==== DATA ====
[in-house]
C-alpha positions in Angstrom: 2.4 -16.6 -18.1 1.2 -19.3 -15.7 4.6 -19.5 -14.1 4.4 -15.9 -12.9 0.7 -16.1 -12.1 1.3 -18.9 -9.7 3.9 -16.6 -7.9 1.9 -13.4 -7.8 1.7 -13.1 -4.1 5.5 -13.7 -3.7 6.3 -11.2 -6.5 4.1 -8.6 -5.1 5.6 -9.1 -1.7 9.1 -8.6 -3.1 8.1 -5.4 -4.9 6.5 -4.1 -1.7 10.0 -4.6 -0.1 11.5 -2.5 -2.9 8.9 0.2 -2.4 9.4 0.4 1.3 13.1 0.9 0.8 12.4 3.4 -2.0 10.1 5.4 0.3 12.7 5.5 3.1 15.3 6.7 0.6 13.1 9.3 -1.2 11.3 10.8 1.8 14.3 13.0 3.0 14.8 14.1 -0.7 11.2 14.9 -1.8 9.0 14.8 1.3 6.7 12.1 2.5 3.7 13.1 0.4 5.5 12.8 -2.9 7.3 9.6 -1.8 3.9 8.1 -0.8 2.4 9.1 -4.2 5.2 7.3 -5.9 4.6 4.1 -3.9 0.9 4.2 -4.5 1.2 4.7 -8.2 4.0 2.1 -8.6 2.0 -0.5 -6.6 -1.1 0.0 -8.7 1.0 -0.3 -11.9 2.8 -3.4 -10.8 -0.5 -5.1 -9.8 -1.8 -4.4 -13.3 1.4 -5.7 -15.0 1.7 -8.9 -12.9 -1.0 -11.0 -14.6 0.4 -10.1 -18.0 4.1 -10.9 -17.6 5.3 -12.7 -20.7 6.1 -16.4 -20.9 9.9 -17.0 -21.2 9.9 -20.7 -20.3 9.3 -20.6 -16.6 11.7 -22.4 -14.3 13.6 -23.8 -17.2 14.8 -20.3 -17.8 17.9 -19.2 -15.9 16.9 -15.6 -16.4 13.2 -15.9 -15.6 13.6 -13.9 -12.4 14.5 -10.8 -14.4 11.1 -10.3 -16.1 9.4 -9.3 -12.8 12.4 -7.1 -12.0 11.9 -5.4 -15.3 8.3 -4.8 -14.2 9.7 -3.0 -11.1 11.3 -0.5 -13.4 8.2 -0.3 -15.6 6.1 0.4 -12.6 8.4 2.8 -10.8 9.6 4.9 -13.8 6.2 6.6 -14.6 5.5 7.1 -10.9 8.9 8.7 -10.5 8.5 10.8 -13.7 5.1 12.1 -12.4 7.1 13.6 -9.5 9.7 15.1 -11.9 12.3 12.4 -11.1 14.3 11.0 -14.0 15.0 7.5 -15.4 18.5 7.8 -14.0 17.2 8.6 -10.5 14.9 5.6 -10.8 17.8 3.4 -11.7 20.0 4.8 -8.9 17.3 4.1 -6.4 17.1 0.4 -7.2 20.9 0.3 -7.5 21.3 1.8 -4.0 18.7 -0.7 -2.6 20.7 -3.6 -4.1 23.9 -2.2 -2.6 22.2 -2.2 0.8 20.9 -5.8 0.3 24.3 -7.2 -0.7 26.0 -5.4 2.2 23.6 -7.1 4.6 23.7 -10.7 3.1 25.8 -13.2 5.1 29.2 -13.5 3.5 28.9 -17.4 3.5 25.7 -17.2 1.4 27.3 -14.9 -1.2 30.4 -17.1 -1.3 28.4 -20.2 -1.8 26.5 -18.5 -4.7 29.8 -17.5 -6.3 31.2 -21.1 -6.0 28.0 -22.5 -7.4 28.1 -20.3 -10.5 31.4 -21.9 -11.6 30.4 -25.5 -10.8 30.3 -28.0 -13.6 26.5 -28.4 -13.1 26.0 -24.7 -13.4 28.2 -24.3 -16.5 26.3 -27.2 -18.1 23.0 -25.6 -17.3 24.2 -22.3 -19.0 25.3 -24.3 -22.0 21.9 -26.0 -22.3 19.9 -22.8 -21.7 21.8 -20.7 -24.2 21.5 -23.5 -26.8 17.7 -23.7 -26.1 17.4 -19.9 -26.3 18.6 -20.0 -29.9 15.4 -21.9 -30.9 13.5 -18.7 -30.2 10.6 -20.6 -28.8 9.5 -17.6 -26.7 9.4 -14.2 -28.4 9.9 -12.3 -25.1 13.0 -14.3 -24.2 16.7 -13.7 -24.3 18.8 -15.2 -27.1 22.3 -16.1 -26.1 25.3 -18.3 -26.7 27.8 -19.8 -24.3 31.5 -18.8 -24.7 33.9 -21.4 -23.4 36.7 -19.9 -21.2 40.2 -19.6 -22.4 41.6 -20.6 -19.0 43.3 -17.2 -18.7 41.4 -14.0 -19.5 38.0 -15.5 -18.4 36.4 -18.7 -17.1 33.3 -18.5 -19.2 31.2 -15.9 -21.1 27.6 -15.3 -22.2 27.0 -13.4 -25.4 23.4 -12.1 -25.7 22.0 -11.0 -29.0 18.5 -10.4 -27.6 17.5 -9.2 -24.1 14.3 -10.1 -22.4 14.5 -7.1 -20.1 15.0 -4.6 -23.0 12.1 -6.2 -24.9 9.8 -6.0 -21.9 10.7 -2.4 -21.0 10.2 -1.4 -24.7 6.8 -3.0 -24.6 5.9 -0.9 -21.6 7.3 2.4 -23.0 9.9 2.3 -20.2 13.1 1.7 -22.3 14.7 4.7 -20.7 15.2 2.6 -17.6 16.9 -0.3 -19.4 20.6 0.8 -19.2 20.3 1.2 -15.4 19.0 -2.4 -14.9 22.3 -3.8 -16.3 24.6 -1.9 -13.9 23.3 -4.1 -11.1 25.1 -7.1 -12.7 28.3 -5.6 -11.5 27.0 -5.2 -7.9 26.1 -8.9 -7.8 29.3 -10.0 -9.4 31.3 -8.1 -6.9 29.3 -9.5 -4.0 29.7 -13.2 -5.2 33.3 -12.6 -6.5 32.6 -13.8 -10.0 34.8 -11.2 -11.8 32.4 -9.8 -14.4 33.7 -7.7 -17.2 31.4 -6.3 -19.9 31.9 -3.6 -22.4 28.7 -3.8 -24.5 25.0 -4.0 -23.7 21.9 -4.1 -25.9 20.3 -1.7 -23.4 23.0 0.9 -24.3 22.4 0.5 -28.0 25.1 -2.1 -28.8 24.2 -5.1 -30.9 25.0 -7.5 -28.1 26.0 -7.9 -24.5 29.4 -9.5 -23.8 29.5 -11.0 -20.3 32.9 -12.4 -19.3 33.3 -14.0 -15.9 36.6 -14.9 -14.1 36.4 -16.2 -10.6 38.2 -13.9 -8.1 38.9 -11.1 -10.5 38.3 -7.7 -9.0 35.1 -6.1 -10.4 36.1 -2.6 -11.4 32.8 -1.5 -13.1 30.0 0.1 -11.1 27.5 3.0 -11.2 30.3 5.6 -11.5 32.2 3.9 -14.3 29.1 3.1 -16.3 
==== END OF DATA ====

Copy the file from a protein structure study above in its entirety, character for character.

[in-house]
C-alpha positions in Angstrom: 2.4 -16.6 -18.1 1.2 -19.3 -15.7 4.6 -19.5 -14.1 4.4 -15.9 -12.9 0.7 -16.1 -12.1 1.3 -18.9 -9.7 3.9 -16.6 -7.9 1.9 -13.4 -7.8 1.7 -13.1 -4.1 5.5 -13.7 -3.7 6.3 -11.2 -6.5 4.1 -8.6 -5.1 5.6 -9.1 -1.7 9.1 -8.6 -3.1 8.1 -5.4 -4.9 6.5 -4.1 -1.7 10.0 -4.6 -0.1 11.5 -2.5 -2.9 8.9 0.2 -2.4 9.4 0.4 1.3 13.1 0.9 0.8 12.4 3.4 -2.0 10.1 5.4 0.3 12.7 5.5 3.1 15.3 6.7 0.6 13.1 9.3 -1.2 11.3 10.8 1.8 14.3 13.0 3.0 14.8 14.1 -0.7 11.2 14.9 -1.8 9.0 14.8 1.3 6.7 12.1 2.5 3.7 13.1 0.4 5.5 12.8 -2.9 7.3 9.6 -1.8 3.9 8.1 -0.8 2.4 9.1 -4.2 5.2 7.3 -5.9 4.6 4.1 -3.9 0.9 4.2 -4.5 1.2 4.7 -8.2 4.0 2.1 -8.6 2.0 -0.5 -6.6 -1.1 0.0 -8.7 1.0 -0.3 -11.9 2.8 -3.4 -10.8 -0.5 -5.1 -9.8 -1.8 -4.4 -13.3 1.4 -5.7 -15.0 1.7 -8.9 -12.9 -1.0 -11.0 -14.6 0.4 -10.1 -18.0 4.1 -10.9 -17.6 5.3 -12.7 -20.7 6.1 -16.4 -20.9 9.9 -17.0 -21.2 9.9 -20.7 -20.3 9.3 -20.6 -16.6 11.7 -22.4 -14.3 13.6 -23.8 -17.2 14.8 -20.3 -17.8 17.9 -19.2 -15.9 16.9 -15.6 -16.4 13.2 -15.9 -15.6 13.6 -13.9 -12.4 14.5 -10.8 -14.4 11.1 -10.3 -16.1 9.4 -9.3 -12.8 12.4 -7.1 -12.0 11.9 -5.4 -15.3 8.3 -4.8 -14.2 9.7 -3.0 -11.1 11.3 -0.5 -13.4 8.2 -0.3 -15.6 6.1 0.4 -12.6 8.4 2.8 -10.8 9.6 4.9 -13.8 6.2 6.6 -14.6 5.5 7.1 -10.9 8.9 8.7 -10.5 8.5 10.8 -13.7 5.1 12.1 -12.4 7.1 13.6 -9.5 9.7 15.1 -11.9 12.3 12.4 -11.1 14.3 11.0 -14.0 15.0 7.5 -15.4 18.5 7.8 -14.0 17.2 8.6 -10.5 14.9 5.6 -10.8 17.8 3.4 -11.7 20.0 4.8 -8.9 17.3 4.1 -6.4 17.1 0.4 -7.2 20.9 0.3 -7.5 21.3 1.8 -4.0 18.7 -0.7 -2.6 20.7 -3.6 -4.1 23.9 -2.2 -2.6 22.2 -2.2 0.8 20.9 -5.8 0.3 24.3 -7.2 -0.7 26.0 -5.4 2.2 23.6 -7.1 4.6 23.7 -10.7 3.1 25.8 -13.2 5.1 29.2 -13.5 3.5 28.9 -17.4 3.5 25.7 -17.2 1.4 27.3 -14.9 -1.2 30.4 -17.1 -1.3 28.4 -20.2 -1.8 26.5 -18.5 -4.7 29.8 -17.5 -6.3 31.2 -21.1 -6.0 28.0 -22.5 -7.4 28.1 -20.3 -10.5 31.4 -21.9 -11.6 30.4 -25.5 -10.8 30.3 -28.0 -13.6 26.5 -28.4 -13.1 26.0 -24.7 -13.4 28.2 -24.3 -16.5 26.3 -27.2 -18.1 23.0 -25.6 -17.3 24.2 -22.3 -19.0 25.3 -24.3 -22.0 21.9 -26.0 -22.3 19.9 -22.8 -21.7 21.8 -20.7 -24.2 21.5 -23.5 -26.8 17.7 -23.7 -26.1 17.4 -19.9 -26.3 18.6 -20.0 -29.9 15.4 -21.9 -30.9 13.5 -18.7 -30.2 10.6 -20.6 -28.8 9.5 -17.6 -26.7 9.4 -14.2 -28.4 9.9 -12.3 -25.1 13.0 -14.3 -24.2 16.7 -13.7 -24.3 18.8 -15.2 -27.1 22.3 -16.1 -26.1 25.3 -18.3 -26.7 27.8 -19.8 -24.3 31.5 -18.8 -24.7 33.9 -21.4 -23.4 36.7 -19.9 -21.2 40.2 -19.6 -22.4 41.6 -20.6 -19.0 43.3 -17.2 -18.7 41.4 -14.0 -19.5 38.0 -15.5 -18.4 36.4 -18.7 -17.1 33.3 -18.5 -19.2 31.2 -15.9 -21.1 27.6 -15.3 -22.2 27.0 -13.4 -25.4 23.4 -12.1 -25.7 22.0 -11.0 -29.0 18.5 -10.4 -27.6 17.5 -9.2 -24.1 14.3 -10.1 -22.4 14.5 -7.1 -20.1 15.0 -4.6 -23.0 12.1 -6.2 -24.9 9.8 -6.0 -21.9 10.7 -2.4 -21.0 10.2 -1.4 -24.7 6.8 -3.0 -24.6 5.9 -0.9 -21.6 7.3 2.4 -23.0 9.9 2.3 -20.2 13.1 1.7 -22.3 14.7 4.7 -20.7 15.2 2.6 -17.6 16.9 -0.3 -19.4 20.6 0.8 -19.2 20.3 1.2 -15.4 19.0 -2.4 -14.9 22.3 -3.8 -16.3 24.6 -1.9 -13.9 23.3 -4.1 -11.1 25.1 -7.1 -12.7 28.3 -5.6 -11.5 27.0 -5.2 -7.9 26.1 -8.9 -7.8 29.3 -10.0 -9.4 31.3 -8.1 -6.9 29.3 -9.5 -4.0 29.7 -13.2 -5.2 33.3 -12.6 -6.5 32.6 -13.8 -10.0 34.8 -11.2 -11.8 32.4 -9.8 -14.4 33.7 -7.7 -17.2 31.4 -6.3 -19.9 31.9 -3.6 -22.4 28.7 -3.8 -24.5 25.0 -4.0 -23.7 21.9 -4.1 -25.9 20.3 -1.7 -23.4 23.0 0.9 -24.3 22.4 0.5 -28.0 25.1 -2.1 -28.8 24.2 -5.1 -30.9 25.0 -7.5 -28.1 26.0 -7.9 -24.5 29.4 -9.5 -23.8 29.5 -11.0 -20.3 32.9 -12.4 -19.3 33.3 -14.0 -15.9 36.6 -14.9 -14.1 36.4 -16.2 -10.6 38.2 -13.9 -8.1 38.9 -11.1 -10.5 38.3 -7.7 -9.0 35.1 -6.1 -10.4 36.1 -2.6 -11.4 32.8 -1.5 -13.1 30.0 0.1 -11.1 27.5 3.0 -11.2 30.3 5.6 -11.5 32.2 3.9 -14.3 29.1 3.1 -16.3 